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This week’s edition!

Riverfront Plan: Make the district more walkable

The Lewiston Riverfront Island Master Plan Committee and consultants Goody Clancy have released a draft of the master plan that outlines an ambitious agenda to make Lewiston-Auburn into Maine’s premier urban riverfront destination.

In the past two weeks Twin City TIMES published details of the first and second goals: to tap the power of the river; and to attract a vital mix of new uses. This week, TCT publishes excerpts about the third goal: make the district more walkable.

See the entire plan at

Make the district more walkable

Thriving downtowns benefit from strong walkable connections between destinations. When destinations aren’t clustered or well connected, downtowns generally lack the critical mass they need to remain lively places.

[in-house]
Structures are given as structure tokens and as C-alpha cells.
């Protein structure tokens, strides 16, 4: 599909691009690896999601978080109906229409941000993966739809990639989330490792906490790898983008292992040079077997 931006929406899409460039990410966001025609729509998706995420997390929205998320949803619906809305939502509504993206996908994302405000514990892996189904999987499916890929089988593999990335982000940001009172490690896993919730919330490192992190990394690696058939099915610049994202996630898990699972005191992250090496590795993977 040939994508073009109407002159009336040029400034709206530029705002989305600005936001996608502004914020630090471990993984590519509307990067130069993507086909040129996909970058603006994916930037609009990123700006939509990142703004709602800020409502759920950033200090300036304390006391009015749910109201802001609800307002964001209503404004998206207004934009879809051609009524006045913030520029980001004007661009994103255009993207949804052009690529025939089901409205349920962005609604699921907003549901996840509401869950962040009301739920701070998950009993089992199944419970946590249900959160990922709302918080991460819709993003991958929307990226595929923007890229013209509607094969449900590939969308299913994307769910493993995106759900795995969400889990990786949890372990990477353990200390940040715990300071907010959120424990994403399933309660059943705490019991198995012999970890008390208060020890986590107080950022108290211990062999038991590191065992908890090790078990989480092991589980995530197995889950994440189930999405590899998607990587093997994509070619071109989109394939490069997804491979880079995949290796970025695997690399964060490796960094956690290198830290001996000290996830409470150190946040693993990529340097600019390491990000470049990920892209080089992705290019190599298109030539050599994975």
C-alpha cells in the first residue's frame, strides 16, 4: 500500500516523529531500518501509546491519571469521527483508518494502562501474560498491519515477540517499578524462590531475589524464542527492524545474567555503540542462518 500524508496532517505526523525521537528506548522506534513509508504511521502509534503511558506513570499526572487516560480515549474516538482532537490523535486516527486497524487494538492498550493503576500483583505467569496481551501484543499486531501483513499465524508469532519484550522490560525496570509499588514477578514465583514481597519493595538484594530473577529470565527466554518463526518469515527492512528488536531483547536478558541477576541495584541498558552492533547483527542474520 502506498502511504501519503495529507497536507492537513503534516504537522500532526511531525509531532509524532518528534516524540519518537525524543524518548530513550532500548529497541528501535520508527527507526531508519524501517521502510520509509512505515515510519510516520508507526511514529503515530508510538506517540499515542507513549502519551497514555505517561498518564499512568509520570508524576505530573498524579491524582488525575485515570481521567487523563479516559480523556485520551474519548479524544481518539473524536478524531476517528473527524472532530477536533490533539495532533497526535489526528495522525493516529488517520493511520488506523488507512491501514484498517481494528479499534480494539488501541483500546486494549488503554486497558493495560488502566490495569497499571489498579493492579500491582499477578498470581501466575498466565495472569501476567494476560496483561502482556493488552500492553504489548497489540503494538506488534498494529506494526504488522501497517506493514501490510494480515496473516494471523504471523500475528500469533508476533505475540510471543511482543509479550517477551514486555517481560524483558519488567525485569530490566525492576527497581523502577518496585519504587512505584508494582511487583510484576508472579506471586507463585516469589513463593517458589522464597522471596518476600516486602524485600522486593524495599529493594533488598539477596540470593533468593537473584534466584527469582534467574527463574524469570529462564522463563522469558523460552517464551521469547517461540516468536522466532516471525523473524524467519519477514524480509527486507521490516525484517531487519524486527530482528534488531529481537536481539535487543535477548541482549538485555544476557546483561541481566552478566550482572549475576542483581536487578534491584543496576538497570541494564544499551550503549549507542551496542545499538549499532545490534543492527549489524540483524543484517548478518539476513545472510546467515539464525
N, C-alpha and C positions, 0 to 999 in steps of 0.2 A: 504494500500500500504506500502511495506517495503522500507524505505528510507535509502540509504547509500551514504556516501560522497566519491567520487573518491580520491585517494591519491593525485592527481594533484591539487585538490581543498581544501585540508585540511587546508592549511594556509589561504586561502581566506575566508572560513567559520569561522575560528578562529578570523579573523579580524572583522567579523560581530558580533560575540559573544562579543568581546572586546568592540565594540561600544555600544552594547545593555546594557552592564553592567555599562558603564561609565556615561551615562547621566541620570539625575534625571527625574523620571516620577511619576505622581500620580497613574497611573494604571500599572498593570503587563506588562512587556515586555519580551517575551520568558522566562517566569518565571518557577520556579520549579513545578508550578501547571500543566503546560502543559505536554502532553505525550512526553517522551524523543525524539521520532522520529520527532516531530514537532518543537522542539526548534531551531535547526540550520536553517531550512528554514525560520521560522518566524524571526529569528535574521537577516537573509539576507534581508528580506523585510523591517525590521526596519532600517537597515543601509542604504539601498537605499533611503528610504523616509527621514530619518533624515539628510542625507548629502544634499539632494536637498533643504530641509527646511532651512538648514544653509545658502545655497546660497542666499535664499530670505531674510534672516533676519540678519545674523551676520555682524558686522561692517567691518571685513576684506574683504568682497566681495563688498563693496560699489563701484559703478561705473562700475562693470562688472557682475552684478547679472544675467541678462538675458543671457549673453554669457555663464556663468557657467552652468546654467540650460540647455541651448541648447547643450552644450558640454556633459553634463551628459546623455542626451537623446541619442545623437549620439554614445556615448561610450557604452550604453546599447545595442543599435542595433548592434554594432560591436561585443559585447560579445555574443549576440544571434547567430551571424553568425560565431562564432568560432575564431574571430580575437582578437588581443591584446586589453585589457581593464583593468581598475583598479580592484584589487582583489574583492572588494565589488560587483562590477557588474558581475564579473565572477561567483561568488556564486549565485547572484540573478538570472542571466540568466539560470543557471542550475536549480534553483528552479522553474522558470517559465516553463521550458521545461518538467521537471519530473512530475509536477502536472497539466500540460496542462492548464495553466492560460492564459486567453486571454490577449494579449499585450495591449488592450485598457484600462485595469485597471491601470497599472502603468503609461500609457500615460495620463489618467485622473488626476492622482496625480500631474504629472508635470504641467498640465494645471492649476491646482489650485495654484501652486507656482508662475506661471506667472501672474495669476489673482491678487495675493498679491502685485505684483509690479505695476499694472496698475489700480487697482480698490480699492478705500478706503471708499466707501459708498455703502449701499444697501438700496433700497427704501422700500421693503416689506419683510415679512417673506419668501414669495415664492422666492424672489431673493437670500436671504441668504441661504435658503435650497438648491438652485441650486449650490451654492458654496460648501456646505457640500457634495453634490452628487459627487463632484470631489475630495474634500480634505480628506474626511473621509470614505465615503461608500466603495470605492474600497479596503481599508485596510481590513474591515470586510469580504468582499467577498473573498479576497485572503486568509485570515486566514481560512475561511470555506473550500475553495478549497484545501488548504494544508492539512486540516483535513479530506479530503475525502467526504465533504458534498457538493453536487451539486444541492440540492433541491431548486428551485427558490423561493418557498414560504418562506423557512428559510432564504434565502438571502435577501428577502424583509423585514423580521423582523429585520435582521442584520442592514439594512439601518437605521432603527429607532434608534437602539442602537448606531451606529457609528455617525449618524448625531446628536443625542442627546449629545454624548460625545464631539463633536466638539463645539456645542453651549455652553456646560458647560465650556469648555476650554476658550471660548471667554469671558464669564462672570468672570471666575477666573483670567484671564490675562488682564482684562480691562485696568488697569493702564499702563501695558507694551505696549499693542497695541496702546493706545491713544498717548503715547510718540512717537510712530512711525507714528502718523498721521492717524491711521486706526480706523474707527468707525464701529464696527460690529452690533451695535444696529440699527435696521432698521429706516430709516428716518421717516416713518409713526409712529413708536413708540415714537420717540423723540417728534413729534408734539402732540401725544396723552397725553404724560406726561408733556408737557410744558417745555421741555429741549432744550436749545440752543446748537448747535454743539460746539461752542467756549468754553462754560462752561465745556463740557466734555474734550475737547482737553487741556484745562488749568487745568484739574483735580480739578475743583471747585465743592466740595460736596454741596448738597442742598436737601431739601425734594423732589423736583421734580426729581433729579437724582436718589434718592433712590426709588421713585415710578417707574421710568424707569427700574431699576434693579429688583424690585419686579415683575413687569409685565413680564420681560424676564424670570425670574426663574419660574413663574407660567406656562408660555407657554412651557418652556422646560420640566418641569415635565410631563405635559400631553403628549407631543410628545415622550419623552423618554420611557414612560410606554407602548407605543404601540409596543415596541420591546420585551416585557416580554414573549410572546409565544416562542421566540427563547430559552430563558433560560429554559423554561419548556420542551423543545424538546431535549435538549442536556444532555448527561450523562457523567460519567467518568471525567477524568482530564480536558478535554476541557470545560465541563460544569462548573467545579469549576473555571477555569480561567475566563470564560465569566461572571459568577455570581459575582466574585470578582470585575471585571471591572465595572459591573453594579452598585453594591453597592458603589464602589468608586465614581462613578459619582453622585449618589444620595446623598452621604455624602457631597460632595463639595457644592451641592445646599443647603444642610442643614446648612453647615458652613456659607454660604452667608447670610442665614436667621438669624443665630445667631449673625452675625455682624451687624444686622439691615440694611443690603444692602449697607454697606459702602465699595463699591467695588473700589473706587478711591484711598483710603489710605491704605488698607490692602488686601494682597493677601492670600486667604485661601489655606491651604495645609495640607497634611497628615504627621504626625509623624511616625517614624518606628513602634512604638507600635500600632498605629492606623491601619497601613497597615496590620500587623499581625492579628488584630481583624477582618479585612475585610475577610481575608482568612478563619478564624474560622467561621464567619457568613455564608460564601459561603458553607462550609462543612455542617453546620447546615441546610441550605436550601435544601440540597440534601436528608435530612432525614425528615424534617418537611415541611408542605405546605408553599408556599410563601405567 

Riverfront Island is a compact place. Distances between destinations are short—you can walk almost any place within the district within 5 to 7 minutes. The biggest challenge is the quality of these connections for pedestrians and bicyclists.

The same can be said of connections to the district from surrounding areas: walking distances are short, but it’s hard to get from Lisbon Street to Riverfront Island and the River. Poor walking conditions along the canals and the need to travel around rather than through the 2.5-block-long Bates Mill Complex are particularly significant barriers.

To unlock Riverfront Island’s many assets for the Lewiston-Auburn community to fully enjoy—as well as to attract a next wave of residents, businesses and visitors—providing an easily walkable, inviting and well-connected environment is critical. Reclaiming the cross canal as an attractive, tree-lined place to walk—from Canal Street all the way to the River at Simard-Payne Park—will be particularly important.  Making key streets like Oxford, Main and Cedar more walkable will also be important.

Lewiston’s new Canal Walk